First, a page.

But Marjorie Hart’s memoir, Summer at Tiffany, is about more than just expensive jewelry and timeless heirlooms. It’s about war and loss. It’s about growing up. It’s about friends. About taking risks. And probably my favorite theme, it’s about women forging their way into the work world.
During World War Two, the United States began recruiting women to fill what were traditionally men’s roles as much of the male population had enlisted. One such role was a page at Tiffany, responsible for relaying packages within the Tiffany building to repair shops or the shipping department. Marjorie Hart and her friend Marty were the first women to work as pages at Tiffany let alone work on the show floor. The friends saw actors, actresses and many other famous people which totally tripped their triggers.
Another reason I enjoyed this read was because Marjorie and Marty are from my home state and attended my University. It was fun to see how New Yorkers responded to these small-town Iowan girls. Many still have the same responses today – we must be quaint, naïve and very cute in our small-town ways. And maybe we are, but no more than most young women I dare say. Here’s another reaction Marjorie encountered when helping a well-to-do shopper:
‘I’m from Iowa.’ I said, flustered by the attention.Ha! That’s actually happened to me and when I try to tell people it’s IOWA they don’t get it! There were lots of moments like this that had me laughing.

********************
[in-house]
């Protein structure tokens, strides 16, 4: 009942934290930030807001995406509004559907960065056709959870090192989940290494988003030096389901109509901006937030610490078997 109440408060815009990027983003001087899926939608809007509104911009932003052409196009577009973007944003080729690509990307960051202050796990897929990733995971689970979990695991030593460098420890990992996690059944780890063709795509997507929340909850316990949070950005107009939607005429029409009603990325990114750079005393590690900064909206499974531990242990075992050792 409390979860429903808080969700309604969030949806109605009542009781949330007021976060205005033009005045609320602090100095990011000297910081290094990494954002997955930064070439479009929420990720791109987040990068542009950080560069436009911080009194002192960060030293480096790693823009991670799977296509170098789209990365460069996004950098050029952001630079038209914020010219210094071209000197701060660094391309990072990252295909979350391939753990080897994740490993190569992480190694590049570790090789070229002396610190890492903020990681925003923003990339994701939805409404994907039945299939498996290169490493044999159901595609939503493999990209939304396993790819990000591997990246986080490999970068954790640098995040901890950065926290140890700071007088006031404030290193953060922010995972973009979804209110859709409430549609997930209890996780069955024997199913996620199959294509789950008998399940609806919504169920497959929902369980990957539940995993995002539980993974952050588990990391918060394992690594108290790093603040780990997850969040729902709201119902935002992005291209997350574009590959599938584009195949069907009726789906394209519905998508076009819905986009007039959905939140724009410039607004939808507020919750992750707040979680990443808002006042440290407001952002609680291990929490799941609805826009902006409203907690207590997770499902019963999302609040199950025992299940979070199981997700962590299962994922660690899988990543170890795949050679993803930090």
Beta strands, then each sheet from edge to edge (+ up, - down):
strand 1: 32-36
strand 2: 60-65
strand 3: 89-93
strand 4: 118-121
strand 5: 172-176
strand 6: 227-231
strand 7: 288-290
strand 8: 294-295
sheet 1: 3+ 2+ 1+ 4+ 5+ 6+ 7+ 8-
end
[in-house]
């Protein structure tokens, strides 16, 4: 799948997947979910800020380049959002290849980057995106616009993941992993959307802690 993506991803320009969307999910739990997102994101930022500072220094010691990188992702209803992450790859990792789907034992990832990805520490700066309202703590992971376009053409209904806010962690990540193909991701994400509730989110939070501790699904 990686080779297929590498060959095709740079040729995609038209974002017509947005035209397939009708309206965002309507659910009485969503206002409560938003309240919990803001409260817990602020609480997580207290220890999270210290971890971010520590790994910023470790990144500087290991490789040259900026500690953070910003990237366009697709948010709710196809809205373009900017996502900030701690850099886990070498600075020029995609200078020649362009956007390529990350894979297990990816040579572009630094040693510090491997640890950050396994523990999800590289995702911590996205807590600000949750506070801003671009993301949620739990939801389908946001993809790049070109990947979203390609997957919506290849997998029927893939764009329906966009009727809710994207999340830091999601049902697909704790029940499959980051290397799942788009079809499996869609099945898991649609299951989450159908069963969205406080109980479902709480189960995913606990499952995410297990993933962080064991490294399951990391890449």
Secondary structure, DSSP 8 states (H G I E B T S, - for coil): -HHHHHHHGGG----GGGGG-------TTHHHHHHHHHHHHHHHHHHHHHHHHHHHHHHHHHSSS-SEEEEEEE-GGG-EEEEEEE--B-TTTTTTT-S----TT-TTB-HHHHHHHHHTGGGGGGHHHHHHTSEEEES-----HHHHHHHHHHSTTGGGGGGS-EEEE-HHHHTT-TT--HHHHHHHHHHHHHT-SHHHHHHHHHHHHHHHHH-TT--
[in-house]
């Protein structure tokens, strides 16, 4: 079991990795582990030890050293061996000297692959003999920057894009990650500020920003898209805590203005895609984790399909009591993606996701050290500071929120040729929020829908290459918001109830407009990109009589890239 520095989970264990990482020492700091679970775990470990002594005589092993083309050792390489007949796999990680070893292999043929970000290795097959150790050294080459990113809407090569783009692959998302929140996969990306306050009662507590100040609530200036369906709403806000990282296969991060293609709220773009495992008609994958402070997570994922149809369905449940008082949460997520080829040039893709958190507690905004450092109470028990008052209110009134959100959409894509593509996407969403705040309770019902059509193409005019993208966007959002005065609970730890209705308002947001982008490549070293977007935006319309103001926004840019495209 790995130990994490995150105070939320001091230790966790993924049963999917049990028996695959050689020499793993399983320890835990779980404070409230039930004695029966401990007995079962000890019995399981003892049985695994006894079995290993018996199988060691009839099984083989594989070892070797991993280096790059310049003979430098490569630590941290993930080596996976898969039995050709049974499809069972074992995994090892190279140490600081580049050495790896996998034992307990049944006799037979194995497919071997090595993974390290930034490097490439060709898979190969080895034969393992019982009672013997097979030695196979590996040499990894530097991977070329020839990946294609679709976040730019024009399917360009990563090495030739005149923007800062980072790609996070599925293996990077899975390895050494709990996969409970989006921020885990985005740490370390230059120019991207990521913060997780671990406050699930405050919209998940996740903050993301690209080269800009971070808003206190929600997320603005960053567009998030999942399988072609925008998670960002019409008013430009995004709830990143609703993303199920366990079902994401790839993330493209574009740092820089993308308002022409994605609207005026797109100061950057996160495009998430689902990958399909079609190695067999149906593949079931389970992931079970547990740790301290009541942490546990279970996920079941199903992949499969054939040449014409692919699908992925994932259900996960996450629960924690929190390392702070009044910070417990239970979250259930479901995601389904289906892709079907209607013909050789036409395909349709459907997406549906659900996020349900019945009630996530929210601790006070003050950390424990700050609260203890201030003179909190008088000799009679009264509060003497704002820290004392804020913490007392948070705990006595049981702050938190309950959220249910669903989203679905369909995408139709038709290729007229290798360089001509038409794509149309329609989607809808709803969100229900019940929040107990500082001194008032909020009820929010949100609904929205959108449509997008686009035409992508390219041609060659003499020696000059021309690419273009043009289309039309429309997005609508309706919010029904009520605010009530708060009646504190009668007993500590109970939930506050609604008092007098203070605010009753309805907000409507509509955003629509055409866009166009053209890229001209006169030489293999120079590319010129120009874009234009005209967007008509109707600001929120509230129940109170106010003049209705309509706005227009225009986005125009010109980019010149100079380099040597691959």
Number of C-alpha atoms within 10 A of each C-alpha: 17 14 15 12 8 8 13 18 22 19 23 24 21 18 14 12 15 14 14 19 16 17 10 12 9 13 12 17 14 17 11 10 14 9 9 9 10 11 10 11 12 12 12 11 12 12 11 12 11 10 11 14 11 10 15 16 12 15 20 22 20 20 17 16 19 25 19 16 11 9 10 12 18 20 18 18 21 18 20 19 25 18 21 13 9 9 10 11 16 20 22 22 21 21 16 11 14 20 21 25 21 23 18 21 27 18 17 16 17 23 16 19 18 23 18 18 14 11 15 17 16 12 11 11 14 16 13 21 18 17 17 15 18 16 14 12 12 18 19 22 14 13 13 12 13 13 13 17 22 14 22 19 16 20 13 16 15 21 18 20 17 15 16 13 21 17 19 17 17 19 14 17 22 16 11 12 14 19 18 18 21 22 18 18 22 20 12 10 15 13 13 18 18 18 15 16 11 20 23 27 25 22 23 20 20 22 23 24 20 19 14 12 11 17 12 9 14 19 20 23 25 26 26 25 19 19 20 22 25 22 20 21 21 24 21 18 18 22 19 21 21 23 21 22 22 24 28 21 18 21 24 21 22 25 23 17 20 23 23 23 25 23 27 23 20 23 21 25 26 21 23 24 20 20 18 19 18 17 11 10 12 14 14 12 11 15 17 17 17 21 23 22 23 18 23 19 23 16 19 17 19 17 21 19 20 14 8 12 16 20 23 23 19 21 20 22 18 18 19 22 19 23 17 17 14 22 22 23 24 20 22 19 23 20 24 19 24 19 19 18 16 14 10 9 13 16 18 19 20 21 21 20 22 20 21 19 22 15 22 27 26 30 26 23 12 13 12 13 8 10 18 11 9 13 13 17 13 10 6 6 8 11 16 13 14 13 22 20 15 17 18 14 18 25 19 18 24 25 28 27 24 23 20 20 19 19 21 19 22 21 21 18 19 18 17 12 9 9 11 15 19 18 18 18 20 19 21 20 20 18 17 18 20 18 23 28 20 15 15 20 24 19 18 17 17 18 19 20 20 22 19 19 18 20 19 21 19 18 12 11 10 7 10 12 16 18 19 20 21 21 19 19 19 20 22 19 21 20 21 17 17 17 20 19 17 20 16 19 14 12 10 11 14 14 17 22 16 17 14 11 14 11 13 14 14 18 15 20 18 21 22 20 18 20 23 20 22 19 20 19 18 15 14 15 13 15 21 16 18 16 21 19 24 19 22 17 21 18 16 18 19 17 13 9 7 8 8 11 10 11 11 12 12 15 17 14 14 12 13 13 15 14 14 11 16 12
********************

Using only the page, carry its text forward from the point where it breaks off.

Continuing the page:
‘Oh, dear!’ She shook her head, her feather bobbing. ‘Here on the East Coast – we pronounce it O-hi-o!”
I bit my lip… (Hart 185)
The text is written in a present tense style akin to journal writing. I think it helps the book feel immersed in the 1940s as Marjorie worries about sugar rationing, painting pretend stocking lines on the backs of her legs and getting her hair pinned up for the perfect curls. I remember my grandma talking about painting that line on her legs because pantyhose production was cut for the war effort. Until this past year she always put her hair up in pin curls, too! Marjorie shares many humorous stories that had me chuckling. I enjoyed Summer at Tiffany and recommend it for someone looking for a fun read or for those who like memoirs.
Publisher: Harper Collins, 2007 Pages: 266
Rating: 4 Stars Source: Purchased at a library sale for 10₵! Can you say bargain!?!